Promoting a healthier food environment in European Schools

Marking one year since the European soft drink industry pledged to remove added sugar soft drinks from secondary schools across the EU, UNESDA recently supported a wide-ranging Euractiv debate exploring how to help young people enjoy healthy diets and lifestyles. The discussion brought together experts from the European Commission, academia and industry associations to explore meaningful actions to help create a healthy environment both inside schools and in the family environment.

During the event, Yannis Manios, Professor of Nutrition & Dietetics at Athens Harokopio University’s Department, highlighted the two sides to the childhood obesity challenge: both decreasing calorie intake and encouraging more active lifestyles. The professor highlighted that a preference amongst children towards sweet, high-energy foods is natural and must be expected, and believes best practice actions for reducing calorie intake lie in good modeling - as “children tend to observe and copy behaviors from the people they admire” - and ensuring healthier food choices are tasty and appealing. For example, adding olive oil to broccoli, making it more energy-dense and more likely for a child to eat it.

The room agreed with his perspective that tackling the childhood obesity problem is not about “fixing children” but rather addressing the environment in which they live, learn and play.  As such, the European Commission’s Deputy Head of Cabinet of Commissioner Navracsics, Patricia Reilly, and Head of Cabinet of Commissioner Andriukaitis, Arunas Vinciunas, highlighted numerous initiatives aimed at increasing activity across all levels of European society and specifically the progress being made through the EU Action Plan on Childhood Obesity.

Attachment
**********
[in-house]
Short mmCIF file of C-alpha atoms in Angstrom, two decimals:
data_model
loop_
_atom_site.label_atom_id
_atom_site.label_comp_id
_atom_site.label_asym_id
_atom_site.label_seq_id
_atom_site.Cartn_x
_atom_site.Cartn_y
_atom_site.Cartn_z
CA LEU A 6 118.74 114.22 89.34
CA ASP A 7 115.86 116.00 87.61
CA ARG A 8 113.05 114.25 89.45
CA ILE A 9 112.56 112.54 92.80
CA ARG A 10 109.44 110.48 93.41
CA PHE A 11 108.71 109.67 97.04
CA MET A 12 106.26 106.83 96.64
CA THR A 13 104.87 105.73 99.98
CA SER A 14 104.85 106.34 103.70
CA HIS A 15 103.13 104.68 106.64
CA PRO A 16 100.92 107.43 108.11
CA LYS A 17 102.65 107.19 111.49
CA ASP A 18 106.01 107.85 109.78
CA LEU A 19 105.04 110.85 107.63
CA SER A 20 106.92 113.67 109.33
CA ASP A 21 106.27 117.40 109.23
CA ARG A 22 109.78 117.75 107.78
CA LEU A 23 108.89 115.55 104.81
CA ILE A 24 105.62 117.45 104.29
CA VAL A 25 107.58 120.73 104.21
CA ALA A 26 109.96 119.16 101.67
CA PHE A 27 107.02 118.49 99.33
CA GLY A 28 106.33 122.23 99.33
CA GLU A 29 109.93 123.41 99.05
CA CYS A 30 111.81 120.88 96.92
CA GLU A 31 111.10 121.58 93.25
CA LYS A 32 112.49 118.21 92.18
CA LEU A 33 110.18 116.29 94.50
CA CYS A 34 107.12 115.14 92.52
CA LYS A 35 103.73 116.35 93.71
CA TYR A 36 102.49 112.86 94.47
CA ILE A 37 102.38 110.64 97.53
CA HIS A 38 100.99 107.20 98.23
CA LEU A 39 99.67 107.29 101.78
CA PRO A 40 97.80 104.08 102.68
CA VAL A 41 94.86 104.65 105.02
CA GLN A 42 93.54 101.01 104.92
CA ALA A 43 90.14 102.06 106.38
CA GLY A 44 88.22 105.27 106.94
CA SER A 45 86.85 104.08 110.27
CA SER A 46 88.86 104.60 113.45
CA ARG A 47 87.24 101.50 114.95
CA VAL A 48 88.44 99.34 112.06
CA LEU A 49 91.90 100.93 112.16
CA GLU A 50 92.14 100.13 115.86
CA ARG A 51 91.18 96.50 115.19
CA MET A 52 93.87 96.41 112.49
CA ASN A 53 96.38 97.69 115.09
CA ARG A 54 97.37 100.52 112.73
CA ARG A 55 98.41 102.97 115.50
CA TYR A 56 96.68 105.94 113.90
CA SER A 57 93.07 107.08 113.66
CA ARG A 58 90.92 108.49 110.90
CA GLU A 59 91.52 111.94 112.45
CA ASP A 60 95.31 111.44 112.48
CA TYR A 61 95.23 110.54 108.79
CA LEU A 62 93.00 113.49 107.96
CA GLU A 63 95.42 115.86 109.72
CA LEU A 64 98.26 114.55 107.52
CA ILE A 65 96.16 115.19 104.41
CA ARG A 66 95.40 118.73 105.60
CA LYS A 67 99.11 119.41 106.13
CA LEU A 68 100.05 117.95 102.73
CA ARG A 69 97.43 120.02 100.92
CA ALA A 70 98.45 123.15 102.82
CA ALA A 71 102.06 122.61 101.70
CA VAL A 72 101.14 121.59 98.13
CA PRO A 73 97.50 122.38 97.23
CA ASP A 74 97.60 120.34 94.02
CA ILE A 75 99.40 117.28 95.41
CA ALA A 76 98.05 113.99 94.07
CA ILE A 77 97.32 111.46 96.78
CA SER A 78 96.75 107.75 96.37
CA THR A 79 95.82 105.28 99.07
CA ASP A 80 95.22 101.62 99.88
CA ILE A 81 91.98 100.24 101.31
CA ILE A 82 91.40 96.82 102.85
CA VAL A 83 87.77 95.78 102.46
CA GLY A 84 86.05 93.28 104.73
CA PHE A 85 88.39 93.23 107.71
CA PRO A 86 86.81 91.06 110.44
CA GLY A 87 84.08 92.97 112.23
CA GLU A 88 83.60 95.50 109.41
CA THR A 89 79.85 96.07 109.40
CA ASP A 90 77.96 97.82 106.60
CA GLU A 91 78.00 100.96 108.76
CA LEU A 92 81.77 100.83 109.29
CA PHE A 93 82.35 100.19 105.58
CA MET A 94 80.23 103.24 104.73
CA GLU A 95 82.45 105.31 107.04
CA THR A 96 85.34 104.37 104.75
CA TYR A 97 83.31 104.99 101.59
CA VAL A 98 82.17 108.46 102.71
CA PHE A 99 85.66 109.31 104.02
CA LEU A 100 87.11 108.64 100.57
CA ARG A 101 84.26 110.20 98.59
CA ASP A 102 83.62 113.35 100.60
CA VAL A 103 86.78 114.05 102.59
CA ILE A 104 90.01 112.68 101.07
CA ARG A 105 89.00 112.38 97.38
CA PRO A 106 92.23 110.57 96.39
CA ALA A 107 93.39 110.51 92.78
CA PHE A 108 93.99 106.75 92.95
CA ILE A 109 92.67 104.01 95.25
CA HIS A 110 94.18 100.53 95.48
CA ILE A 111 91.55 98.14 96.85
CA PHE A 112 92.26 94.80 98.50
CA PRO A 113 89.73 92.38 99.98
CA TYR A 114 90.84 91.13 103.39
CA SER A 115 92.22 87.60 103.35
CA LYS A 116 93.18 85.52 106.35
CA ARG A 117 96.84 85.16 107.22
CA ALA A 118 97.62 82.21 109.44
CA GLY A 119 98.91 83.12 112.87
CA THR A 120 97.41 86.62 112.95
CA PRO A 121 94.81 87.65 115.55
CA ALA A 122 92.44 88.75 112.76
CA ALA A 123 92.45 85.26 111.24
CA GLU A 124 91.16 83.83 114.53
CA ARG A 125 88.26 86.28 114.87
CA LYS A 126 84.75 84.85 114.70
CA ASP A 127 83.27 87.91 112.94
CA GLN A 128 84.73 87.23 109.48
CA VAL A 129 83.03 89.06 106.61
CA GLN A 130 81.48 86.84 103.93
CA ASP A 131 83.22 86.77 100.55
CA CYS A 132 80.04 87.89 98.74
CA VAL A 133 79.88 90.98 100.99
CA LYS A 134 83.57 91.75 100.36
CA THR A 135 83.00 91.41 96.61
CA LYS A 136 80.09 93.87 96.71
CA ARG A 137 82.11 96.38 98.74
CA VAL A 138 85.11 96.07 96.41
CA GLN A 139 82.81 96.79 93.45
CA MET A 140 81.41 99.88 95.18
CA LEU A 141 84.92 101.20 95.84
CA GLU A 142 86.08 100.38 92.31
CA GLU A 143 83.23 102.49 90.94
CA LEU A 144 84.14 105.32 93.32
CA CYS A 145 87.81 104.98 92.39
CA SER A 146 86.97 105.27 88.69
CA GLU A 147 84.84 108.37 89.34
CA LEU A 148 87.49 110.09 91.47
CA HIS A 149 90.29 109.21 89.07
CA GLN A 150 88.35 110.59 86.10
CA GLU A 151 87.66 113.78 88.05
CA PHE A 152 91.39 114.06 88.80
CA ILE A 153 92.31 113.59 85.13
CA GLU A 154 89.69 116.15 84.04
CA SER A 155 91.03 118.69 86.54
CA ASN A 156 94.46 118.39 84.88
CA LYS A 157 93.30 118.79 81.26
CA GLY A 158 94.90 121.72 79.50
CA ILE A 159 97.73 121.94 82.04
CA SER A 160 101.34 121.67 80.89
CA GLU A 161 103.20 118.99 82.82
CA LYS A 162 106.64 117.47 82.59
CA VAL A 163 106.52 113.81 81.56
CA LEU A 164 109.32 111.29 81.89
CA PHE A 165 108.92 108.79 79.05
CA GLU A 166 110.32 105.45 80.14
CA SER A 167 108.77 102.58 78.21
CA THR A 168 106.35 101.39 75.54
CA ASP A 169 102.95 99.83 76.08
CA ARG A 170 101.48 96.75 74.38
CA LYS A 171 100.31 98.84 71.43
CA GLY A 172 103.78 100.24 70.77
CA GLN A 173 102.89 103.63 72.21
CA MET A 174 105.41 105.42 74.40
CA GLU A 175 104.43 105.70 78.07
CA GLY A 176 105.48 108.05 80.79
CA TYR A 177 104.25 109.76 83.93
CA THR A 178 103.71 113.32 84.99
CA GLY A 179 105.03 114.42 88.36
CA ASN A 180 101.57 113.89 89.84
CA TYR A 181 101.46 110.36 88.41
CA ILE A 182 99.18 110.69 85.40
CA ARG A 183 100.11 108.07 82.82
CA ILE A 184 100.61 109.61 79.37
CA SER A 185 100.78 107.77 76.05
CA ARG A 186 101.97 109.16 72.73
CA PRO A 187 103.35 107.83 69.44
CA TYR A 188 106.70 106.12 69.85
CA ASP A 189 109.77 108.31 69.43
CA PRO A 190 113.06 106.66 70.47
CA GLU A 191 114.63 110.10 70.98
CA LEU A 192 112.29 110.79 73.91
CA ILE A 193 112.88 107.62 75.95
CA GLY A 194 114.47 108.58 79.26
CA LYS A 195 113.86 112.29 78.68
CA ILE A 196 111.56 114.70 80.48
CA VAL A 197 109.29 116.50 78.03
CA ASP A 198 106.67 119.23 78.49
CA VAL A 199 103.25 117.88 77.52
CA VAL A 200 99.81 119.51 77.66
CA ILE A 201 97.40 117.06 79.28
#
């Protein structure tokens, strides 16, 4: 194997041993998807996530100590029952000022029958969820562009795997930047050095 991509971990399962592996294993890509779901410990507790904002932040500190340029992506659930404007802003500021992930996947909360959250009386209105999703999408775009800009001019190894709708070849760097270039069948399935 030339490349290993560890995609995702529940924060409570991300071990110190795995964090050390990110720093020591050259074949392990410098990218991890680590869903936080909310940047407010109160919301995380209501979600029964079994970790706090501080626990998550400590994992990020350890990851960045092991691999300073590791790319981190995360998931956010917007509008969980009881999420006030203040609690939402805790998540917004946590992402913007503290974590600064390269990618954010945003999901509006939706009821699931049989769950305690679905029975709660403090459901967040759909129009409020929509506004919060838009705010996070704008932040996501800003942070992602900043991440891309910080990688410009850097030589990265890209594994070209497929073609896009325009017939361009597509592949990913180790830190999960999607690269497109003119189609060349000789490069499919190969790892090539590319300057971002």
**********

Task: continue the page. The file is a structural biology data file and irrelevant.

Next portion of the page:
The need to support parents and care-givers came through clearly in the discussion, with Patricia Reilly highlighting the importance of encouraging people to reward children with experiences rather than sweet treats. Adding to a discussion on portion sizes, Professor Manios described how the high-levels of childhood obesity in Greece are not necessarily due to sugar, but also a lack of parental understanding of suitable portion sizes for their children, even for perceived healthy foods.

Director General of UNESDA, Sigrid Ligné, emphasized the importance of promoting a healthy balanced diet and boosting incentives for interventions that are shown to work, citing results from the McKinsey Global Institute Obesity report showing that reformulation and smaller portions are the two most effective obesity interventions. The industry’s efforts to reduce sugar through reformulations, support portion control, and smaller packaging were all discussed as interventions that can make positive progress in addressing society’s obesity challenge.  UNESDA last year expanded its long-standing schools policy on responsible marketing that will see the industry stop sales of added sugar soft drinks in all secondary schools from the end of 2018, a pledge that is anticipated to span more than 50 million students in more than 40,000 schools across the EU. This furthers a 2006 commitment the European soft drinks industry made, since when there have been no sales of soft drinks from primary schools across the EU.  In support of responsible marketing, the soft drinks industry has also pledged to never advertise to an audience of children under 12 across any media and ensure a commercial-free environment in schools.